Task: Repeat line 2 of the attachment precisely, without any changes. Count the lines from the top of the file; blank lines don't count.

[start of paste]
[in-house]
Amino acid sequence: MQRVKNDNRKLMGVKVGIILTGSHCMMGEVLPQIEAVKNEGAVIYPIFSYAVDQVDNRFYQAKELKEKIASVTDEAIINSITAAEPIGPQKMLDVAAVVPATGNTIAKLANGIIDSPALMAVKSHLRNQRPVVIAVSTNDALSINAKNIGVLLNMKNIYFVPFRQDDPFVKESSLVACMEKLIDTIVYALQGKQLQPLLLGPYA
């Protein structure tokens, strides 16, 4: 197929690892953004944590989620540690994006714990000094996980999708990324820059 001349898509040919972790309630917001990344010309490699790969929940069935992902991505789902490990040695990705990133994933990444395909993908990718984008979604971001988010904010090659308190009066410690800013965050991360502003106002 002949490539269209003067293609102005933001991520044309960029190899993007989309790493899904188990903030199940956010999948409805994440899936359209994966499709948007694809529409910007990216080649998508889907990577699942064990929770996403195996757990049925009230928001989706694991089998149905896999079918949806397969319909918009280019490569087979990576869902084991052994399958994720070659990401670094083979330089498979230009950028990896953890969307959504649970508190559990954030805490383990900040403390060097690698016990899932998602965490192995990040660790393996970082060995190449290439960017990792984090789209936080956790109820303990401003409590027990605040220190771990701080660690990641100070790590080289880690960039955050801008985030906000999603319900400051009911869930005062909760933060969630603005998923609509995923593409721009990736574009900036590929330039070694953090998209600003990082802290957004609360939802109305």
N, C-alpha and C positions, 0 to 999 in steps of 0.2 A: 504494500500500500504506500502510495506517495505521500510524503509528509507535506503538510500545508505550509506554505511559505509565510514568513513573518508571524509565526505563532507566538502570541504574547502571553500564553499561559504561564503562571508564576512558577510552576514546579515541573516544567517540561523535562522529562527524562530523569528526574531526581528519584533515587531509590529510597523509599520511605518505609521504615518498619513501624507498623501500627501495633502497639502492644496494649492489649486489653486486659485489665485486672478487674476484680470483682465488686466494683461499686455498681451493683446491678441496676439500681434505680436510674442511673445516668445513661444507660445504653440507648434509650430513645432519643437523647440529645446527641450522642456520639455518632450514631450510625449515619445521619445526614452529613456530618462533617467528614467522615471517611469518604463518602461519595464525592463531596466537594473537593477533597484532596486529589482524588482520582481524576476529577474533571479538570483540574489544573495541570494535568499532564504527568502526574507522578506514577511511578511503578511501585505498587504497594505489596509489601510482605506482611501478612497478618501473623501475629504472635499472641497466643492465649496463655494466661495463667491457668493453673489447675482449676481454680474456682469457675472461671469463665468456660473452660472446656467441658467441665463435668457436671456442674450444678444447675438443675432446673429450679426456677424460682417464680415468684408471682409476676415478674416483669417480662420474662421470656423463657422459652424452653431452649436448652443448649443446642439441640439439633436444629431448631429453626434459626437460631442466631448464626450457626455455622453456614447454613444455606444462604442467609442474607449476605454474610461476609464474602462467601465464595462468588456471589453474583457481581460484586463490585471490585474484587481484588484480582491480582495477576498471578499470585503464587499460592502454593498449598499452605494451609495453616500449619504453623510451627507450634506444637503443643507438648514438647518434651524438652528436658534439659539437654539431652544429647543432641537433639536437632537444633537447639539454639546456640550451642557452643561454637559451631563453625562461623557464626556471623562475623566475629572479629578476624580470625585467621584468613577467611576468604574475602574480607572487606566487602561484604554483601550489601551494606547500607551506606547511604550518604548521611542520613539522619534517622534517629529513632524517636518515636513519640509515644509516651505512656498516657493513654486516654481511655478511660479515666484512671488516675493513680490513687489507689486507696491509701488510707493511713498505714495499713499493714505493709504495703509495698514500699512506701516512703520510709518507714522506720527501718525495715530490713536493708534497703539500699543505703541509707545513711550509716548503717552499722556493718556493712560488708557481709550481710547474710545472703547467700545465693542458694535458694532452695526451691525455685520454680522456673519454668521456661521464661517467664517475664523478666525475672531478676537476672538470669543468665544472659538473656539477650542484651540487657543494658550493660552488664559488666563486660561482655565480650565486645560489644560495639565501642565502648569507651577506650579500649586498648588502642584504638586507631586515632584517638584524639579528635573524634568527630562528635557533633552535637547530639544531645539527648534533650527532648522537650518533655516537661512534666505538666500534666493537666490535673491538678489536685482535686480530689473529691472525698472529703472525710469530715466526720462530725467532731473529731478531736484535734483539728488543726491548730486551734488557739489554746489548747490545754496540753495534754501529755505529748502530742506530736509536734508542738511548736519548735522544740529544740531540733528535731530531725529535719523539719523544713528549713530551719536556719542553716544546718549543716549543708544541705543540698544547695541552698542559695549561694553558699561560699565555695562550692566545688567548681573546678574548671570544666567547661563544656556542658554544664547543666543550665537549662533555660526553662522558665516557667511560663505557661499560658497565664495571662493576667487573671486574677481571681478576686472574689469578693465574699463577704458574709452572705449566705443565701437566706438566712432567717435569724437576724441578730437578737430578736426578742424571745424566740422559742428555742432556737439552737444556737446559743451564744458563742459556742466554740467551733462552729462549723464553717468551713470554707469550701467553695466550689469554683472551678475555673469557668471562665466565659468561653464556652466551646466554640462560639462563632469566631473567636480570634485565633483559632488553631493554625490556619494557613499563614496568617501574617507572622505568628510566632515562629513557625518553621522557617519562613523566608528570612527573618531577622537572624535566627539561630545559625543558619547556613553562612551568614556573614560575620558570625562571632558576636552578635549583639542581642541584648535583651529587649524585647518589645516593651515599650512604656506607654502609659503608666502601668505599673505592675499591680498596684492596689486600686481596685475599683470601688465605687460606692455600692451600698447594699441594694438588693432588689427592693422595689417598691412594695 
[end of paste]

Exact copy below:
Amino acid sequence: MQRVKNDNRKLMGVKVGIILTGSHCMMGEVLPQIEAVKNEGAVIYPIFSYAVDQVDNRFYQAKELKEKIASVTDEAIINSITAAEPIGPQKMLDVAAVVPATGNTIAKLANGIIDSPALMAVKSHLRNQRPVVIAVSTNDALSINAKNIGVLLNMKNIYFVPFRQDDPFVKESSLVACMEKLIDTIVYALQGKQLQPLLLGPYA